Like listening to Vince Guaraldi on a snowy evening, Maine evokes a nostalgic warm and fuzzy feeling. Typically it’s known for summer rentals, fried fish and sunburns cooled by the crisp evening breeze, but for this Mr and Mr Smith, it’s all about late autumn.

It’s then, following the crush of summer crowds, when this dream-of-a-state becomes a little sleepier, and the...

Read more

The Inn at English Meadows

Anonymous review by Costello Tagliapietra, Design duo

Like listening to Vince Guaraldi on a snowy evening, Maine evokes a nostalgic warm and fuzzy feeling. Typically it’s known for summer rentals, fried fish and sunburns cooled by the crisp evening breeze, but for this Mr and Mr Smith, it’s all about late autumn.

It’s then, following the crush of summer crowds, when this dream-of-a-state becomes a little sleepier, and the quiet is a gift for locals and those fleeing the chaos of city life, like us. This is where our year-round uniform of plaid flannels and button-suspendered pants finally find their proper place, and our beards fulfill their destiny, hirsutely handy in protecting us against the chilly winds.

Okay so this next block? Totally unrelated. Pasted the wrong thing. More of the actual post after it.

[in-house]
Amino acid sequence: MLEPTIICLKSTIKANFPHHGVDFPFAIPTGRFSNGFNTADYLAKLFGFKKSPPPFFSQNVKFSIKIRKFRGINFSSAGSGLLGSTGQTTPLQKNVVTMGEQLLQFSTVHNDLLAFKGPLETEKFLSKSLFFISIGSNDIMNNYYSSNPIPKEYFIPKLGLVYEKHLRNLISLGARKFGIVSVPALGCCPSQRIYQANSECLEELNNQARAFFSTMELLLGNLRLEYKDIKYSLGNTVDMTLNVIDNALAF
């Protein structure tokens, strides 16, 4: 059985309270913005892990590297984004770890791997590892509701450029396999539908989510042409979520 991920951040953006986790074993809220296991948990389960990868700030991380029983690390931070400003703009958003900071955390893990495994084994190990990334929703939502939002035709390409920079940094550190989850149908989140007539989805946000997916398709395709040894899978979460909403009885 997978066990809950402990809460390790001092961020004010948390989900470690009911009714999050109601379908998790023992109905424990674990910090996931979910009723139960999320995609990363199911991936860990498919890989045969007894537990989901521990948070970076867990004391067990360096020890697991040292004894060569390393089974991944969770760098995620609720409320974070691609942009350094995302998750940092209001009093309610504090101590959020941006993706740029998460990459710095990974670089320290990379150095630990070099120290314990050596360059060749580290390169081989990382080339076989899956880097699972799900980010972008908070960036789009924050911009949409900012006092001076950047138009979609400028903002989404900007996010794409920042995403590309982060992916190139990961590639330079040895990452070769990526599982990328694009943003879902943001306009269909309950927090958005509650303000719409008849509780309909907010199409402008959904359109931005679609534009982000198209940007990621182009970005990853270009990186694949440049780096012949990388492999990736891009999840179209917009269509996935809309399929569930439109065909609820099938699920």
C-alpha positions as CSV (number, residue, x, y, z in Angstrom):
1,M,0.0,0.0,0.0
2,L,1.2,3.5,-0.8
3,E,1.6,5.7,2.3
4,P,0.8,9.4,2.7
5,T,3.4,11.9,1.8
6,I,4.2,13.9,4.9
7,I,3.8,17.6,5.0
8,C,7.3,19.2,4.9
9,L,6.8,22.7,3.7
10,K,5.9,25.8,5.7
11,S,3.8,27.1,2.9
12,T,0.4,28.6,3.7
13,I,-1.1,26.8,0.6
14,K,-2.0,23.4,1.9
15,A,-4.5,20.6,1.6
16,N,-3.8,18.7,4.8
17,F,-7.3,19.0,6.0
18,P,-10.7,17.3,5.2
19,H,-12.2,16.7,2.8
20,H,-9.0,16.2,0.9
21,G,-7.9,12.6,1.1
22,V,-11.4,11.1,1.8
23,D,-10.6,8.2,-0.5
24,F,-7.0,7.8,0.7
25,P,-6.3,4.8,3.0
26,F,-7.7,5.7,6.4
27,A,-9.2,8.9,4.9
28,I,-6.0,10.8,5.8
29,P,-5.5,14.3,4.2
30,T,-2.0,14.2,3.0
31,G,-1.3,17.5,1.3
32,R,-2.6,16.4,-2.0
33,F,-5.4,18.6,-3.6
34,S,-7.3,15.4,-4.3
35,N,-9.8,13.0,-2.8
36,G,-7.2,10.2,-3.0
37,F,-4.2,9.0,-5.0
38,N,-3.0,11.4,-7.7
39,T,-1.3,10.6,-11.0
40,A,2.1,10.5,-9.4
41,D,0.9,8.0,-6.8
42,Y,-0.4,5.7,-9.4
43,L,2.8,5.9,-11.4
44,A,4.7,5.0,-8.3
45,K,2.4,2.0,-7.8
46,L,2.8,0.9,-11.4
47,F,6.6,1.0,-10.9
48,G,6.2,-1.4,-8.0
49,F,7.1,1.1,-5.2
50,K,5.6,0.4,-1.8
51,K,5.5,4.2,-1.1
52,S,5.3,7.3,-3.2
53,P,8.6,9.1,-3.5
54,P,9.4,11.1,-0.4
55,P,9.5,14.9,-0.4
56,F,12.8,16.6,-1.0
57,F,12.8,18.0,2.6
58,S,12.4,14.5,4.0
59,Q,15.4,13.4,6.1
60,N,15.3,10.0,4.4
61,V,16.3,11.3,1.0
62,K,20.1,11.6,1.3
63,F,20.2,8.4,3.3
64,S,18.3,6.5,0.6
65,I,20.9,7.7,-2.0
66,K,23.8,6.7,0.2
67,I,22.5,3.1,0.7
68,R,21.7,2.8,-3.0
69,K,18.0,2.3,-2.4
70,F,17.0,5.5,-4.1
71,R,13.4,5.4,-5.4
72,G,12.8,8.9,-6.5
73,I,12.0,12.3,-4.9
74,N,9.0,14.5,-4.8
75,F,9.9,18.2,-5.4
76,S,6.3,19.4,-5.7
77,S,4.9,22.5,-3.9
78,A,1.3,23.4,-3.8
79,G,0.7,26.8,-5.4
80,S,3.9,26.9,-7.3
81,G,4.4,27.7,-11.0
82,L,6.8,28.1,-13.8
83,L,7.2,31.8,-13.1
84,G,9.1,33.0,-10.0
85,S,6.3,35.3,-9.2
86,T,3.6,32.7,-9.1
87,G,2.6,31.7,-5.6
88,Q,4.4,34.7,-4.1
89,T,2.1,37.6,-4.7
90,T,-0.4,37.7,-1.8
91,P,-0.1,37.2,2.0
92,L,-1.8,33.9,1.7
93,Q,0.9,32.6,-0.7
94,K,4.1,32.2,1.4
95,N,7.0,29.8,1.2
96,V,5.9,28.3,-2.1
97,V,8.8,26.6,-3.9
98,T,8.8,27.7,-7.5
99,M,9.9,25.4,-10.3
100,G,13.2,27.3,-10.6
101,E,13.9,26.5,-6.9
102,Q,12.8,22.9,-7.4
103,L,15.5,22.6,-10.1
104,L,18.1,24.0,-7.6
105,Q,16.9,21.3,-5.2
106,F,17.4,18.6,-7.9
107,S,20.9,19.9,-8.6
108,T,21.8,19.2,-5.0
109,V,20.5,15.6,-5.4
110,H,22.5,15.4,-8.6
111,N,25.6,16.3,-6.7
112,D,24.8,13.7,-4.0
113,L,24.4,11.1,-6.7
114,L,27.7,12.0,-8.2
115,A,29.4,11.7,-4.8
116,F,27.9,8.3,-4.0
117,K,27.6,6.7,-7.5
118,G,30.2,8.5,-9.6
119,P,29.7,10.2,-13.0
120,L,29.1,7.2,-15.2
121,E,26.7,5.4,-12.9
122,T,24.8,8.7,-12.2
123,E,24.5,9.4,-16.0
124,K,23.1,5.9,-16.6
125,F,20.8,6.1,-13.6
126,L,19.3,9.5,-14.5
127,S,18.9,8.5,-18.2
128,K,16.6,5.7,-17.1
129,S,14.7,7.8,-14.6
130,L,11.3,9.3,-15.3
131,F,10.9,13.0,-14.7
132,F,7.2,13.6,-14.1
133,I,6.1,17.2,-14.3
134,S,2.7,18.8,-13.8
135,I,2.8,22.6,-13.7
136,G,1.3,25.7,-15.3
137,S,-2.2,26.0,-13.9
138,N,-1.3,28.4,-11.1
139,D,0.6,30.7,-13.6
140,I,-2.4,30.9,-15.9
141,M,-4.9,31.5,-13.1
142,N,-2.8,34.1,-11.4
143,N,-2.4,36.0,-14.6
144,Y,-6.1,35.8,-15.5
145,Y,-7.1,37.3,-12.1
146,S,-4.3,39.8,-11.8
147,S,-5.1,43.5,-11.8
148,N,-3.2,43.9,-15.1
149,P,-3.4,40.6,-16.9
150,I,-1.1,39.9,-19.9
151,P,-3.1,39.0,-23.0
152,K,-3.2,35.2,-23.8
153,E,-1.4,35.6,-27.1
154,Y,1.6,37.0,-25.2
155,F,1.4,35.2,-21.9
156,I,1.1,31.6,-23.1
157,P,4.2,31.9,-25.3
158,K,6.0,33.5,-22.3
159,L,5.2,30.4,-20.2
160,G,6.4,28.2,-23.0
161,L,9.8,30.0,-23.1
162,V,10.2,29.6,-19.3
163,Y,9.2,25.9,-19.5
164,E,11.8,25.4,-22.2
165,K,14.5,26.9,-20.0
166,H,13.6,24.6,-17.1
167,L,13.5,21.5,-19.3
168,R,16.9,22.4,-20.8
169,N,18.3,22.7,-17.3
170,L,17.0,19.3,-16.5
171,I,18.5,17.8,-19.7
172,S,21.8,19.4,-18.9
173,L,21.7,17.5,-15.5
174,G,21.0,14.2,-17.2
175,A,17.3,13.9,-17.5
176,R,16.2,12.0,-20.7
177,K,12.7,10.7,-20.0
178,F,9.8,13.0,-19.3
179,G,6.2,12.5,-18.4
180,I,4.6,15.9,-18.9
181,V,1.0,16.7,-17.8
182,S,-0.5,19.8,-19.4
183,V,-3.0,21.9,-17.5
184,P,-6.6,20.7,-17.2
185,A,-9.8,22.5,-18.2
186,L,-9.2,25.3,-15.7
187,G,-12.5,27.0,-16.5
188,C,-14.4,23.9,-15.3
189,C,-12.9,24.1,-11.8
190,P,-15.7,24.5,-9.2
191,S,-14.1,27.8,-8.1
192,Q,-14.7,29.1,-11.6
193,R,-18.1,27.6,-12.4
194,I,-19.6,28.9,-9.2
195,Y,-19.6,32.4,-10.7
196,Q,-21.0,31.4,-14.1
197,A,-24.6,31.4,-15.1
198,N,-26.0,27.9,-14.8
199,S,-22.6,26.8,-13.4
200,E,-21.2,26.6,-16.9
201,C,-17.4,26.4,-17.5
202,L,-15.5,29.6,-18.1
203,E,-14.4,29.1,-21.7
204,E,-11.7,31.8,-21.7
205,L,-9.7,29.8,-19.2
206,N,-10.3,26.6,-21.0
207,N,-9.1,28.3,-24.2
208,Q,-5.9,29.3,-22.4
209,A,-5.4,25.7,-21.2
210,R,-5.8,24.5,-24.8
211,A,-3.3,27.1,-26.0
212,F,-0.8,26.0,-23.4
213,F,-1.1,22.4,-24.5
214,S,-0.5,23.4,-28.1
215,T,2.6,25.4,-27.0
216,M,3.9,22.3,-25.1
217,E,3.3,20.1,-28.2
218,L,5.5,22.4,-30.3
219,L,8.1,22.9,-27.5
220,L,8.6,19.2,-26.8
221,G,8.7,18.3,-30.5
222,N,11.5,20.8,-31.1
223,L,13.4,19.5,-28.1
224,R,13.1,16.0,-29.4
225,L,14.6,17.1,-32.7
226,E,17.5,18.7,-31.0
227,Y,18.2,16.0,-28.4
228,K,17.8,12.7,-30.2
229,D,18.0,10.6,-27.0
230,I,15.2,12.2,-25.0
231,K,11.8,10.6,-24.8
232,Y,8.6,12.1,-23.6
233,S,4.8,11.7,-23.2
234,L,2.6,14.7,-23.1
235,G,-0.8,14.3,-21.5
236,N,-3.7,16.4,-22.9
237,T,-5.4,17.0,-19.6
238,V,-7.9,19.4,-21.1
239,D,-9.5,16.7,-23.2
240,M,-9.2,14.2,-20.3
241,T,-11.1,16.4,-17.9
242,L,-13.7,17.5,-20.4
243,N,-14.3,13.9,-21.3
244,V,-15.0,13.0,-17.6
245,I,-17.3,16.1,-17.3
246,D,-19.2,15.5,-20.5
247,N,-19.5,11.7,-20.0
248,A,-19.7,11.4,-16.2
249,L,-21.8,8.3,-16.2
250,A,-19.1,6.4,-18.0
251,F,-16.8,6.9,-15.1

So, with impossibly big smiles for 6am, we pulled out of our cramped Brooklyn parking spot for an escape to the Inn at English Meadows, an 11-room bed and breakfast in Kennebunk, Maine. And not just any weekend getaway either, but one of quiet beach strolls and lobster, well, everything, to celebrate nearly two decades as a couple and our second year of marriage.

With our  12-year-old bulldog, Samwise, nestled in the backseat in a swarm of tartan woolens and Guaraldi’s twinkling piano filling the car, we hit the road. Stopping only once in Hudson, Massachusetts, – a side quest for Arrow Moccasins (essential Maine-wear) – we arrived at this Victorian Greek revival-style farmhouse promptly at check in.